Want to start your own mod?
We all know what a mod is, and most of us have really good ideas for a cool mod, but are ideas enough? Well I think not, and I’m going to try and explain why.
With the arrival of the Source SDK, and having it available to everyone now via Steam, we see many enthusiastic new comers, bringing great ideas to new Mods, but most of the times failing to execute them, and what’s the reason for that?
Well most of the times they don't understand how complex it is to create a mod. Now there’s a division here that needs to be made. One thing for example, there can be simple Single Player Mods which only add some new maps. Another thing is to make a complete modification of the game your modding for. And the differences start with the number of people needed to create each part of these modifications.
Whilst the first could perhaps be made by just one level designer, the second requires a full team, having a Project Leader, Level Designers, Coders, Modellers, Texture Artists, Sound Artists, Concept Artists, etc. The list goes on.
Just this factor shows how hard it is to create a full modification. You being the Mod Leader would need to act almost like the owner of a company. You would need good communication skills, be able to assign tasks and manage the work being done, solve internal problems, deal with the supporting community, and basically keep the team together and working. These skills are only achieved with experience, but how do you get this experience? Well my opinion is doing has everyone does, or tries to do.
First you need to decide what your specialty is, what I mean with this is to learn one of the different arts that making a mod require, lets say for example Level Design. After you decide what you want to do, you should practice your techniques, and try to master most of them, until you can say you’re good at something. When you get to the stage that people start to appreciate your work, it is time for you to find a mod to work on, there are lots of Mods looking for people to join their teams, and many sites that publicise those requests for help, you just need to keep your eyes open, and be a bit lucky.
Another thing I would like to point here is how to evaluate how serious a Mod is, it's usual for people to join a team, and later realise that things aren't the way they expected. What I’m going to say right now may also be helpful for those starting a Mod and trying to get someone to work on it. Let’s take for example the announcement requesting members for the mod team; what do we expect to see here that tells us how good a mod may be?
A mod that has a website with a proper domain (.com or .net for example, and not a Freewebs site) shows already that they are looking for something serious. After that look at their site, if the mod is still in early development it’s understandable that the site doesn't have much information, but there are some key points that everyone likes to see in a mod website.
First of all a small description of the mod, then a more detailed piece explaining the game play, the characters, the vehicles, everything the mod will have. This detailed piece of document will pretty much tell you everything about the mod, so that everyone reading it may get a good view of what you are trying to accomplish.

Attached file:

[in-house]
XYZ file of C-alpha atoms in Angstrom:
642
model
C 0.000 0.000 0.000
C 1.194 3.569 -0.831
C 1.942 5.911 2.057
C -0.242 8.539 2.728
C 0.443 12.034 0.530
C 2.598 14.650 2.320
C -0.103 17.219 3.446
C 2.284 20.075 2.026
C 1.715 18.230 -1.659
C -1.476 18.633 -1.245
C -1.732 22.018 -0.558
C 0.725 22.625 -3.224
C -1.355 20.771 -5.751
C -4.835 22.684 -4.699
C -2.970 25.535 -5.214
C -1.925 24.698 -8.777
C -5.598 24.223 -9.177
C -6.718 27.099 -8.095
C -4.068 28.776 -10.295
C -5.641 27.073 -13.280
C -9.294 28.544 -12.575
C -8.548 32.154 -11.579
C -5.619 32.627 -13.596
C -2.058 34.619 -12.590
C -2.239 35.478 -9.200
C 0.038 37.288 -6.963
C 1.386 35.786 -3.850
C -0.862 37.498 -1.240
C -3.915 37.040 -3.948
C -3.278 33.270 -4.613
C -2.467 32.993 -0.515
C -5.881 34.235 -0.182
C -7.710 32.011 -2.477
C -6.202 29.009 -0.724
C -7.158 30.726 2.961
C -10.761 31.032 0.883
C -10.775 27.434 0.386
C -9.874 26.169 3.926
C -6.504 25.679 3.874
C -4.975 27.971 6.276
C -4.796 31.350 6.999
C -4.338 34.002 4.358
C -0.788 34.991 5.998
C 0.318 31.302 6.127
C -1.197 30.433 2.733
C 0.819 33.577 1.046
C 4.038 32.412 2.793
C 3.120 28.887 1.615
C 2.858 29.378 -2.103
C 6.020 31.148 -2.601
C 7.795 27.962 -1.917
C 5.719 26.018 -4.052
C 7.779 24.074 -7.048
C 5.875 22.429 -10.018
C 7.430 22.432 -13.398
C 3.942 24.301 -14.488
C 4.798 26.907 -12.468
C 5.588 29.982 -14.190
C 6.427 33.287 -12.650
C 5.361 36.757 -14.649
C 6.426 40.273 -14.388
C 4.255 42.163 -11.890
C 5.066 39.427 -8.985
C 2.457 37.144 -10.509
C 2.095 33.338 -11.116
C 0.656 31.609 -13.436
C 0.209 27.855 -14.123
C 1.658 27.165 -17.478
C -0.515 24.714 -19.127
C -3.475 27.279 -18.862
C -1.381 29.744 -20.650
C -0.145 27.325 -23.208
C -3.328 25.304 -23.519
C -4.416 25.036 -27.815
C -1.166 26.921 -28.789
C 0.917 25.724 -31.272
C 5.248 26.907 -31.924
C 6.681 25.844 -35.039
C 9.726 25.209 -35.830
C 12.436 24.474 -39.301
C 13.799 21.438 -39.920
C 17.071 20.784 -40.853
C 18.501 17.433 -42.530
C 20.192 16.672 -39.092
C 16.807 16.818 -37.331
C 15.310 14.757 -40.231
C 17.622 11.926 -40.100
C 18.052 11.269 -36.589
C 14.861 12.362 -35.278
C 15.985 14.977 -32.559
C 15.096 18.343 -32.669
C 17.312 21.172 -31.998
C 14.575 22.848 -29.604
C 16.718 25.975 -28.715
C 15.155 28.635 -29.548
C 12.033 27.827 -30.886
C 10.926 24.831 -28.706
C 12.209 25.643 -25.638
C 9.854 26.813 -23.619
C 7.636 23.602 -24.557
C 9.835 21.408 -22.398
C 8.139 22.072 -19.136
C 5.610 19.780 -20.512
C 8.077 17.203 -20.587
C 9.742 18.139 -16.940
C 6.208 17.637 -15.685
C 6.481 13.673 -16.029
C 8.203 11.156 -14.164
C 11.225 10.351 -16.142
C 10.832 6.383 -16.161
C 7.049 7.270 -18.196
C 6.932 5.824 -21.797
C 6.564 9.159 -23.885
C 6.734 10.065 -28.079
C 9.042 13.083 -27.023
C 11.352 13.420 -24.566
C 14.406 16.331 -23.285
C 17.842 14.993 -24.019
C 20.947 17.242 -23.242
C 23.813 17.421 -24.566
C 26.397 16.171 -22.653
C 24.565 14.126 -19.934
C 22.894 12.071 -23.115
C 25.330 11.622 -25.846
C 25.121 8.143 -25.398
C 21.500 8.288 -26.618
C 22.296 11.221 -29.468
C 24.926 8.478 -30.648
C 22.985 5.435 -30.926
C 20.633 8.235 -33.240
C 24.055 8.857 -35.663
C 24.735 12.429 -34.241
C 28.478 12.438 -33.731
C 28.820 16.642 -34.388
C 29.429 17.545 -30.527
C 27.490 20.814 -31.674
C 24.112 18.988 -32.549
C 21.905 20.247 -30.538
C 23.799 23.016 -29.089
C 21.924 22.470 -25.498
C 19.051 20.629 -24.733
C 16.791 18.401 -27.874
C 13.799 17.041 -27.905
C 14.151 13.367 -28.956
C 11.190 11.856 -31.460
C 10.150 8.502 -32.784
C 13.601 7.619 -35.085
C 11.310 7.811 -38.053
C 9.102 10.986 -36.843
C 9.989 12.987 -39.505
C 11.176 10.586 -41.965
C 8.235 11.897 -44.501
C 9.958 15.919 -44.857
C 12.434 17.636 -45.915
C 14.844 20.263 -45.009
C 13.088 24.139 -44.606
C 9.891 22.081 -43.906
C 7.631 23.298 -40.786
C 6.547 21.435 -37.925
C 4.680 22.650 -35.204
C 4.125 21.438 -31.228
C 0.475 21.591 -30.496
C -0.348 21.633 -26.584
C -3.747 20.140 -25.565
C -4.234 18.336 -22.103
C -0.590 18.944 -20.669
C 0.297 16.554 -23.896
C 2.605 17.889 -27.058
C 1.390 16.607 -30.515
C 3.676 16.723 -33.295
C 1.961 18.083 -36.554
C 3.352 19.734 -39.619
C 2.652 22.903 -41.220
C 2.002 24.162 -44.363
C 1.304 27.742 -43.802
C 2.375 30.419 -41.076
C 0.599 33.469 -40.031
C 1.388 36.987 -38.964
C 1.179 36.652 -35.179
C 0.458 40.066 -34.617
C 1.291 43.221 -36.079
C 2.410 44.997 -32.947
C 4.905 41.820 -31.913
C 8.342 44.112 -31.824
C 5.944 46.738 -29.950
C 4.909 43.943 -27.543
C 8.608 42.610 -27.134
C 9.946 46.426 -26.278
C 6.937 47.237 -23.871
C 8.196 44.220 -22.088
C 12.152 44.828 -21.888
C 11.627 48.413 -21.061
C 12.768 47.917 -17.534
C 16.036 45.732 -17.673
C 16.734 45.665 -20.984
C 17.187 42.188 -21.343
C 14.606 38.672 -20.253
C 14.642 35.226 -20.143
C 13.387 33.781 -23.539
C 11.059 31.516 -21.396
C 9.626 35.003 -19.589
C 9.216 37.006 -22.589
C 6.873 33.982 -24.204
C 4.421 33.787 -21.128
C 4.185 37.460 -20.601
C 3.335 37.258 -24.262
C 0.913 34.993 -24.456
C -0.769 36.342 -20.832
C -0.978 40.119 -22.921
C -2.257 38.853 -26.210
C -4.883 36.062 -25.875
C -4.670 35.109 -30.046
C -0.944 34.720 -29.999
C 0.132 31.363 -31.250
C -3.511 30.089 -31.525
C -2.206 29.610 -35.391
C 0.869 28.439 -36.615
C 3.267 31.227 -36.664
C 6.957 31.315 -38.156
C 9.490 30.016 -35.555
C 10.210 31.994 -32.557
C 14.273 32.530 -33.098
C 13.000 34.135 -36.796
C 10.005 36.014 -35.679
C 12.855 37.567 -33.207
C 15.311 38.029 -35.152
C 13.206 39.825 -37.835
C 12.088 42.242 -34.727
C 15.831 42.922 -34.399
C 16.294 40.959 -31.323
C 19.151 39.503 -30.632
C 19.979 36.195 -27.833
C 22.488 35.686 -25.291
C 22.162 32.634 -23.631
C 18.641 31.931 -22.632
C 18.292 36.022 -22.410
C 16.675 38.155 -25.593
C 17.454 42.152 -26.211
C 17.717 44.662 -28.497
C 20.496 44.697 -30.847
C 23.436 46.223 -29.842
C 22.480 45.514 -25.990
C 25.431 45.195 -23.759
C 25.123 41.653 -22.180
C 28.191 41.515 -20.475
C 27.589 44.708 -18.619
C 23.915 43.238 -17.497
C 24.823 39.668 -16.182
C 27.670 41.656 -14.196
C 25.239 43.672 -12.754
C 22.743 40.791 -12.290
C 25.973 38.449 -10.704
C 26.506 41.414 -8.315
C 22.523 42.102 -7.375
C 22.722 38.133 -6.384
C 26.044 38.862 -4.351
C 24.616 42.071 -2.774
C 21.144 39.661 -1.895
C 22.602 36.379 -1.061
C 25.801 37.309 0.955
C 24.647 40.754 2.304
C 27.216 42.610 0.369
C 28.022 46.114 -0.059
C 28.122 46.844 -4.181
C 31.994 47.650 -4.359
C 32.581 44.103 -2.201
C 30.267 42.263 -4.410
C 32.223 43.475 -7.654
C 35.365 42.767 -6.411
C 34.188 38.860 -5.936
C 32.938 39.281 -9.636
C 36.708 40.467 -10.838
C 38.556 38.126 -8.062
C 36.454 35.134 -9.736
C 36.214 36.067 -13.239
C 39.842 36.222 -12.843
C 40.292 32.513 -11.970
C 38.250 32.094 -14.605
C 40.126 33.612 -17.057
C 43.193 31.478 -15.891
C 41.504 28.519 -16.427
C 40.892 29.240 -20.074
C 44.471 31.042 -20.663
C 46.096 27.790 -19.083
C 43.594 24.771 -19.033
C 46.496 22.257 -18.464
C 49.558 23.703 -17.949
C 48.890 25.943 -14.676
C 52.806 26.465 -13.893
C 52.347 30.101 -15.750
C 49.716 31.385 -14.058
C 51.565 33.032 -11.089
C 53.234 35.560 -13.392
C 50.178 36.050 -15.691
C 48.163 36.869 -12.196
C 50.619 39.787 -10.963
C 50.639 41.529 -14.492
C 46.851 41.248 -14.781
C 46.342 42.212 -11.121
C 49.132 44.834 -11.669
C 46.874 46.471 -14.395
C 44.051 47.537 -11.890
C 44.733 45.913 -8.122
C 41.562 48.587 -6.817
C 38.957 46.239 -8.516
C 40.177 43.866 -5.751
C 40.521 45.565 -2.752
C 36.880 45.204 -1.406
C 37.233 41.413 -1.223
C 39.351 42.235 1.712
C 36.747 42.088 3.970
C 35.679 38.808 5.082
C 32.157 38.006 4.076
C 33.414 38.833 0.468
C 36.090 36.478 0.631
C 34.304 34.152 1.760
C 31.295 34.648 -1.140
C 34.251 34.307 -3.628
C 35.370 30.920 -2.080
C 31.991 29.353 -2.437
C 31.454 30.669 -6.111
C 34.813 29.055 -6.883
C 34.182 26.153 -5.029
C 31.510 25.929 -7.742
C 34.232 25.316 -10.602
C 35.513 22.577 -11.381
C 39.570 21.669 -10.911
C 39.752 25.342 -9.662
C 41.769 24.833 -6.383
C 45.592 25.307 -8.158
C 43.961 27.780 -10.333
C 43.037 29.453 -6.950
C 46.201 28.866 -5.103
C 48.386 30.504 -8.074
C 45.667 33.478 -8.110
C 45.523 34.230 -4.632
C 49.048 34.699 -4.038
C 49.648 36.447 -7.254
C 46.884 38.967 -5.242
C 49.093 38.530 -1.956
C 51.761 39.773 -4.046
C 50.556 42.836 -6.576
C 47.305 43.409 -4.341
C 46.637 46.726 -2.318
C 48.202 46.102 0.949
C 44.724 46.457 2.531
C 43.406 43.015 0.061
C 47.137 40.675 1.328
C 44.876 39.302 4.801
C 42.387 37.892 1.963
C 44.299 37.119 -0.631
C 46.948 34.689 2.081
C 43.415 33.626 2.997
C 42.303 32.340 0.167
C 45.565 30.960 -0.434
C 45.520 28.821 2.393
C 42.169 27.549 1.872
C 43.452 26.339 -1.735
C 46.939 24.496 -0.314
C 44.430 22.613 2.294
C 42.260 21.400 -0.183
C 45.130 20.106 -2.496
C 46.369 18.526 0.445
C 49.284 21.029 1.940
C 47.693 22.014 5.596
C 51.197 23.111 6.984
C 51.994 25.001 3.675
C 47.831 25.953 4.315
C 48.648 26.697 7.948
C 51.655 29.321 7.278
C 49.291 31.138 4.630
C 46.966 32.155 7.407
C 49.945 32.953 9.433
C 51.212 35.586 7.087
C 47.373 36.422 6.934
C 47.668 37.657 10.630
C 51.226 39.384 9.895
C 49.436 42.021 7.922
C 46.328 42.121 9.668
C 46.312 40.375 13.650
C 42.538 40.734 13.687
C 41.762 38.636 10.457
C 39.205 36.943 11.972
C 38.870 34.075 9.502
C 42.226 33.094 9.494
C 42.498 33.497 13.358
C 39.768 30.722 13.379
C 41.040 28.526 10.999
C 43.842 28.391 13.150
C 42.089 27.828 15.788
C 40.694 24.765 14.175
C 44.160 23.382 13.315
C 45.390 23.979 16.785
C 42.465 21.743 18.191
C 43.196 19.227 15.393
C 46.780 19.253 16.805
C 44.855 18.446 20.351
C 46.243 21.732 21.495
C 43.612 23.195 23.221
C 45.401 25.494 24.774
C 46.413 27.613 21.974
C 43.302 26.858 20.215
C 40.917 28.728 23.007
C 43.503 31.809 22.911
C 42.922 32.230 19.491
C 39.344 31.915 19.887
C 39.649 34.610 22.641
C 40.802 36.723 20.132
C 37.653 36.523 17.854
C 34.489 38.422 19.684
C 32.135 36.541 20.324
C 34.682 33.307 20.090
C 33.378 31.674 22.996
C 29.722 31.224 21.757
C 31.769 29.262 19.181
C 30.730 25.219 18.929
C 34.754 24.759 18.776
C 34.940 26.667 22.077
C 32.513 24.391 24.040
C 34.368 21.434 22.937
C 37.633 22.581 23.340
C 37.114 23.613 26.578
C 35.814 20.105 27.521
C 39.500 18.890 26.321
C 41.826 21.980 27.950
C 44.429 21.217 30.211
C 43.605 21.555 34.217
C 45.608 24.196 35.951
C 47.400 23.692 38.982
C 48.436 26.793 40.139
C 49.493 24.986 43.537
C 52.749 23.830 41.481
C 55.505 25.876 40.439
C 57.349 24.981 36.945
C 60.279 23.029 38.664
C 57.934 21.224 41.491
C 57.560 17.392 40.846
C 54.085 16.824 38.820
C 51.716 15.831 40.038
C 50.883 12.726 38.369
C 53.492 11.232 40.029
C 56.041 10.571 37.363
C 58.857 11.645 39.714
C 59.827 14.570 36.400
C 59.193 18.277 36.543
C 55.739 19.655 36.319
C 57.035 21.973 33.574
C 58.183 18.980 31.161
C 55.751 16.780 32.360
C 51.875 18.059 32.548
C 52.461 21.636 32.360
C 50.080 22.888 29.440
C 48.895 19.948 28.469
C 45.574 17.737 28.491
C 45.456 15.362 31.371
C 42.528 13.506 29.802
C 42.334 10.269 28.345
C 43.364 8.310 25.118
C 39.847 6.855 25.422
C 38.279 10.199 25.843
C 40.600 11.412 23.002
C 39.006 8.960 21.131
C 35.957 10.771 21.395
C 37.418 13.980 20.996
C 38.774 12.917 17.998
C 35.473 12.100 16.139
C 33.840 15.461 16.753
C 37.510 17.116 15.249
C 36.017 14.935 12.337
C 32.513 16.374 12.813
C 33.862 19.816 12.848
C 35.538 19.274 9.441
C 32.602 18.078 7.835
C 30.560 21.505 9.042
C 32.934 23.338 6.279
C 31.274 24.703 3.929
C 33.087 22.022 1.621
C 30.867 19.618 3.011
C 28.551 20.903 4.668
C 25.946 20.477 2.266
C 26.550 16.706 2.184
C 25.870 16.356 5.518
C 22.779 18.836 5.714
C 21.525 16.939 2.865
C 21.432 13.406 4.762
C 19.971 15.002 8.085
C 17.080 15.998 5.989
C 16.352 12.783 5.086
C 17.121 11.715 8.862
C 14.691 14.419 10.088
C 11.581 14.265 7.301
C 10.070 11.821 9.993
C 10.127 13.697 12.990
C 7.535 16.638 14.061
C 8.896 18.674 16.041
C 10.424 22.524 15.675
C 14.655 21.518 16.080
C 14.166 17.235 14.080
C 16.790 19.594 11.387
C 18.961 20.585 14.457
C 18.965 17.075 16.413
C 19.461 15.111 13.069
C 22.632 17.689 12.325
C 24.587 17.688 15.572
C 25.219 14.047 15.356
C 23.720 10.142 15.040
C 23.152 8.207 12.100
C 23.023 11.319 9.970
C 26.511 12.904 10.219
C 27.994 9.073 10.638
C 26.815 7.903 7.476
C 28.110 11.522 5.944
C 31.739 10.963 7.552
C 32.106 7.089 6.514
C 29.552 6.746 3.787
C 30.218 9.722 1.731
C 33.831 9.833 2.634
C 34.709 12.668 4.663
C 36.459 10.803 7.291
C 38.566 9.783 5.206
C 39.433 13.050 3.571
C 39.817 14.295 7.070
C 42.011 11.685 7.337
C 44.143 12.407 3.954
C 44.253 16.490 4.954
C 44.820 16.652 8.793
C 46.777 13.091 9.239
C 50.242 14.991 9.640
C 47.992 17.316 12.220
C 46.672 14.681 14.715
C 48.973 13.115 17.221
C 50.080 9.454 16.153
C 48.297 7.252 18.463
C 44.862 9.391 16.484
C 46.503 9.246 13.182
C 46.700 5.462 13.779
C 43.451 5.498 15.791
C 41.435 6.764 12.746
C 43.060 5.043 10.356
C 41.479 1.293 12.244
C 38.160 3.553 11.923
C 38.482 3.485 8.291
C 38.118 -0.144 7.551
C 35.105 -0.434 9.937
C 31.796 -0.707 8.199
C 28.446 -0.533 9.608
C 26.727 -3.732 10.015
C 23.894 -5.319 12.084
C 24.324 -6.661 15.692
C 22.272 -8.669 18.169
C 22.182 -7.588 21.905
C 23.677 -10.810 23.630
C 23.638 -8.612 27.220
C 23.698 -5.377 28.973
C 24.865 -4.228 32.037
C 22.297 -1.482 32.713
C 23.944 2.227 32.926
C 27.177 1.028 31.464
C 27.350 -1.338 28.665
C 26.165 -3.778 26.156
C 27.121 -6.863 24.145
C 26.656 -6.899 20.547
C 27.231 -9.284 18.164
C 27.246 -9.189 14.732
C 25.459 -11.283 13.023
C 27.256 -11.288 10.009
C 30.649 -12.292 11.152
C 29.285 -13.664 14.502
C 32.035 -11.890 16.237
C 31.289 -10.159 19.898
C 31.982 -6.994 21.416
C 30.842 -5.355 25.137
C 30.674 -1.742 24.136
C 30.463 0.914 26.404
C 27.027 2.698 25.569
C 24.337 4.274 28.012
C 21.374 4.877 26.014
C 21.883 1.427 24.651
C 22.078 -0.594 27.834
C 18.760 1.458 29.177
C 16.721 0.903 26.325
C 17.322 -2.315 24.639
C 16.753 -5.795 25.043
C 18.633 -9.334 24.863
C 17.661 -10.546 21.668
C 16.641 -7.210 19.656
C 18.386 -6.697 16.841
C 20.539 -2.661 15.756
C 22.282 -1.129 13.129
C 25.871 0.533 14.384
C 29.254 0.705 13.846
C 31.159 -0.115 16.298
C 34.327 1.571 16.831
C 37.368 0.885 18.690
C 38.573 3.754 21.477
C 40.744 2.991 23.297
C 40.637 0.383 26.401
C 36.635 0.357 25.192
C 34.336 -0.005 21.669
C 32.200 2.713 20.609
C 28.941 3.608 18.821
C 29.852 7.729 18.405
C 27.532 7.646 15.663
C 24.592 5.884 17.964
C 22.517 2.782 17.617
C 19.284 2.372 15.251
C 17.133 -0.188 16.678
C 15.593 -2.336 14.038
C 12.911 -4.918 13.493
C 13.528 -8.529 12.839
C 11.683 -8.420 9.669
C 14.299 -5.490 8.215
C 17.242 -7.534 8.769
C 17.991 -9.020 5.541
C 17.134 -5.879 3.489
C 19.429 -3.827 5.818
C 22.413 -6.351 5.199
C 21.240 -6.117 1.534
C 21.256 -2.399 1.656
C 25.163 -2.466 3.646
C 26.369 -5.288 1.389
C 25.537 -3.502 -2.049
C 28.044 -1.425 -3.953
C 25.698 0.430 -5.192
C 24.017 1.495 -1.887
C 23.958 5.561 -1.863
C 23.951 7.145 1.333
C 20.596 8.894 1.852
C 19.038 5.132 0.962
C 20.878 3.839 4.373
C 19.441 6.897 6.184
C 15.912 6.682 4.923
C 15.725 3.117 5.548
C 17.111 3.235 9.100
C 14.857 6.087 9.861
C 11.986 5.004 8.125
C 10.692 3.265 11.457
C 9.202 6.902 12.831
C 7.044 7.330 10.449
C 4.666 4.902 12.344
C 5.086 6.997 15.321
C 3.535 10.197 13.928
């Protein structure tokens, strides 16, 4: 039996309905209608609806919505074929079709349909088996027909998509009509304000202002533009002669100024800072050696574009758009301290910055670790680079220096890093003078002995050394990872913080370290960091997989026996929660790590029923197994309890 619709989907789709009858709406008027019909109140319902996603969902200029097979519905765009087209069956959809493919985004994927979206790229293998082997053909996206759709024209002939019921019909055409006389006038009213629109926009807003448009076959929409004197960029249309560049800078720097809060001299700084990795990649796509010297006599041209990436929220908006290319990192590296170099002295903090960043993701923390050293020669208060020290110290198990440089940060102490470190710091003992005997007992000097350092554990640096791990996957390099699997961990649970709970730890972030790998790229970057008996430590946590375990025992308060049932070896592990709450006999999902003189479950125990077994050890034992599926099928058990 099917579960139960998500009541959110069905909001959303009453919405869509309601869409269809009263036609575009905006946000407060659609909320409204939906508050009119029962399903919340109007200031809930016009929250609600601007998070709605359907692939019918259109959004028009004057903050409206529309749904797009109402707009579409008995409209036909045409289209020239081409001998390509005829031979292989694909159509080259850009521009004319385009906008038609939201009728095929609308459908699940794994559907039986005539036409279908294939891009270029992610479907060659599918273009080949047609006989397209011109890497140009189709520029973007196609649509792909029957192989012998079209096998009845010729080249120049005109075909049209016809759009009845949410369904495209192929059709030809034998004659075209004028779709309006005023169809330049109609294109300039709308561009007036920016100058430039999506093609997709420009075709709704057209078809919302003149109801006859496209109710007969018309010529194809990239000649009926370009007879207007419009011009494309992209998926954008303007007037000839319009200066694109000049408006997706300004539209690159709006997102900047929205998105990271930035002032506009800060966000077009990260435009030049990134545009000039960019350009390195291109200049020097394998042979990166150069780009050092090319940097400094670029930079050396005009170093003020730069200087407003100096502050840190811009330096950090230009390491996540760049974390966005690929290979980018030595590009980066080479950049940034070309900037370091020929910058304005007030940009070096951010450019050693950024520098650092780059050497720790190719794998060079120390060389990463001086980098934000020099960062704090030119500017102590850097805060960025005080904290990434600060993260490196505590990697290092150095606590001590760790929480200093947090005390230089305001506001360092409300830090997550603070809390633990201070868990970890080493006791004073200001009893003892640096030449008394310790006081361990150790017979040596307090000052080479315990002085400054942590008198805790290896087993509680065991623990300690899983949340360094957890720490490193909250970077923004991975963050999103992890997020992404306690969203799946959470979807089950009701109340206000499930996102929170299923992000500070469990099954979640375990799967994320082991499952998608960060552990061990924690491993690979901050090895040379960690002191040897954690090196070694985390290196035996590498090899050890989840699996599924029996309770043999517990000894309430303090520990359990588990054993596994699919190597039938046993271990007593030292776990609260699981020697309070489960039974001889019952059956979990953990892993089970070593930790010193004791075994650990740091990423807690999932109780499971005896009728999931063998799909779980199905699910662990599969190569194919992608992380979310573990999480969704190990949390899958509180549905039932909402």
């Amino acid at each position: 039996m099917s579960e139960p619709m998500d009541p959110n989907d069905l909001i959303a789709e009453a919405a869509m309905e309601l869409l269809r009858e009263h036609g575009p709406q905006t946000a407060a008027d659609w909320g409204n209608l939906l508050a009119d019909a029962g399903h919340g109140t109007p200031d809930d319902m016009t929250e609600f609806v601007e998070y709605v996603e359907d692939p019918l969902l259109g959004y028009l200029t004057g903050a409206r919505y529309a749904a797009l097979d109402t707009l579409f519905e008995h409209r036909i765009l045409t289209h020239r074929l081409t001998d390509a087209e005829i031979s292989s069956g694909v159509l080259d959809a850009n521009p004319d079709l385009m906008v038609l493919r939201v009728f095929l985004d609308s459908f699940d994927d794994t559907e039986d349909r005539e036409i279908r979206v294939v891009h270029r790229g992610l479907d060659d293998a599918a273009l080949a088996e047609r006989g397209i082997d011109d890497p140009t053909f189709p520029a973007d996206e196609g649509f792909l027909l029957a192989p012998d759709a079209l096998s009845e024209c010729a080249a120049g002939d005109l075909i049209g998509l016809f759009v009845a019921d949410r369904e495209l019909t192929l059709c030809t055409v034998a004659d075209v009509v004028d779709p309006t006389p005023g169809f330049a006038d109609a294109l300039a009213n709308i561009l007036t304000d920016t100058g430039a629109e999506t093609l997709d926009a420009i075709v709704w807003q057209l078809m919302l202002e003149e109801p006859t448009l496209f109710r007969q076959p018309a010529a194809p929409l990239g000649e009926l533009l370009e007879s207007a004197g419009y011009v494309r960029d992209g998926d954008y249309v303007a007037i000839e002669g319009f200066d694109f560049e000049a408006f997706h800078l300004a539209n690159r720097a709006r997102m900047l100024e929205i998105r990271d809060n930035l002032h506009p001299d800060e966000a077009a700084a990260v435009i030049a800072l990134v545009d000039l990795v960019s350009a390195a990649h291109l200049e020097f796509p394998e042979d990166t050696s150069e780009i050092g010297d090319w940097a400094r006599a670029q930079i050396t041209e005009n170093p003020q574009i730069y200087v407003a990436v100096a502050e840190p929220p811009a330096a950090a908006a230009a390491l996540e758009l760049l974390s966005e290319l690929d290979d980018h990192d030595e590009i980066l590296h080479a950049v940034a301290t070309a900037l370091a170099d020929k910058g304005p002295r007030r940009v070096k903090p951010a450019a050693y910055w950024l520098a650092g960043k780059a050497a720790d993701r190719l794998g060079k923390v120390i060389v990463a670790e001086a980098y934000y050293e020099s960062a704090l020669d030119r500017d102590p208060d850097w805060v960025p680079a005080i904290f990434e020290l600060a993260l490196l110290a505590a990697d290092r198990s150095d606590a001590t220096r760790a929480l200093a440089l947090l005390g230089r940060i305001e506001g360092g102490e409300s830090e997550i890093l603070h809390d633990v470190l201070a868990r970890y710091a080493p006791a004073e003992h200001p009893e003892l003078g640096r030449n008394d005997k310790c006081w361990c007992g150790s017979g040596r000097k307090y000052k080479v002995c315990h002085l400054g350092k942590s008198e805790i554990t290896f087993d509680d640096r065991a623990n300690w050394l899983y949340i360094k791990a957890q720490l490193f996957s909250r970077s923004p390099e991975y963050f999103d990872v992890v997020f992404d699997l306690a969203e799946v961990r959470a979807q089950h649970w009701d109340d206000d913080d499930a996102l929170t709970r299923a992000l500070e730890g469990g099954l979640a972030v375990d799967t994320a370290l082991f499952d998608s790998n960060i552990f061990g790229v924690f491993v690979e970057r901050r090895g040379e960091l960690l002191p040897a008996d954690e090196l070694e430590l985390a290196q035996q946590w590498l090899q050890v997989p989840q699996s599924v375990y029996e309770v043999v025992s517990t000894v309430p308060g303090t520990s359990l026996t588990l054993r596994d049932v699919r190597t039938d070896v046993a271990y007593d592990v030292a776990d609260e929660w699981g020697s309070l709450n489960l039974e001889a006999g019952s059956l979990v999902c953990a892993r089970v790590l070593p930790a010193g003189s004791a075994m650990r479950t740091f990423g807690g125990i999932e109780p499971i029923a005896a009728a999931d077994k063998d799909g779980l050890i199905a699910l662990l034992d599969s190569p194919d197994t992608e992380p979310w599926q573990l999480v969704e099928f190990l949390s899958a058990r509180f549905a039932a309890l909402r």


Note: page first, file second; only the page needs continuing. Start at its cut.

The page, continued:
Another important thing to have on a website is a list of the team members, and their contact (or at least the contact of the mod leader), plus all positions that are still need to be filled, so that a Level Designer (for example) that is looking for a job may know if you do, or do not need him. Also a forum helps on this task, so that applicants may post about their skills, and saying why they want to join your mod.
Having this covered you need to show what you have to offer. Screenshots of your models, maps, textures, some sounds for download, and some concept art etc, so a media section in a site is always good even if the mod only has a small amount to show.
After seeing the site, read the text requesting for help again. It's always nice if it includes some concept art, or some early media screenshots, showing that there’s already some stuff being made (or already completed), and allows you to evaluate the quality of the mod.
So now you may have chosen a mod to work for, what’s next? Well try to learn as much has you can from that experience, take your time to learn about the other arts, because the more you know the best you will understand other peoples work. Always try to be friendly with your mod team members, and avoid getting into arguments with them, and do your work the best way you can, this is pretty much common sense for everyone working in a team.
I kind of run away from the main point here, but we well get back at it now. So why isn't just good idea enough to start your own mod? has you can see for what I just explained there is lots of work just in the early stages of the Mod that needs to be made, and to be a good leader you should learn has much has you can about all the things that a good mod requires. A nice and disciplined team and perhaps the most difficult of all, to have a strong yet friendly hand while making important decisions.
I hope this article will show to all the new comers and the modding community what creating a mod is all about, it's almost as hard has managing a company, and some people even have to study to be able to do that. I'm not saying that people should give up on their dreams and projects relating to games, just saying that you should take your time to make something really good.
- By Barrakid 03/06/05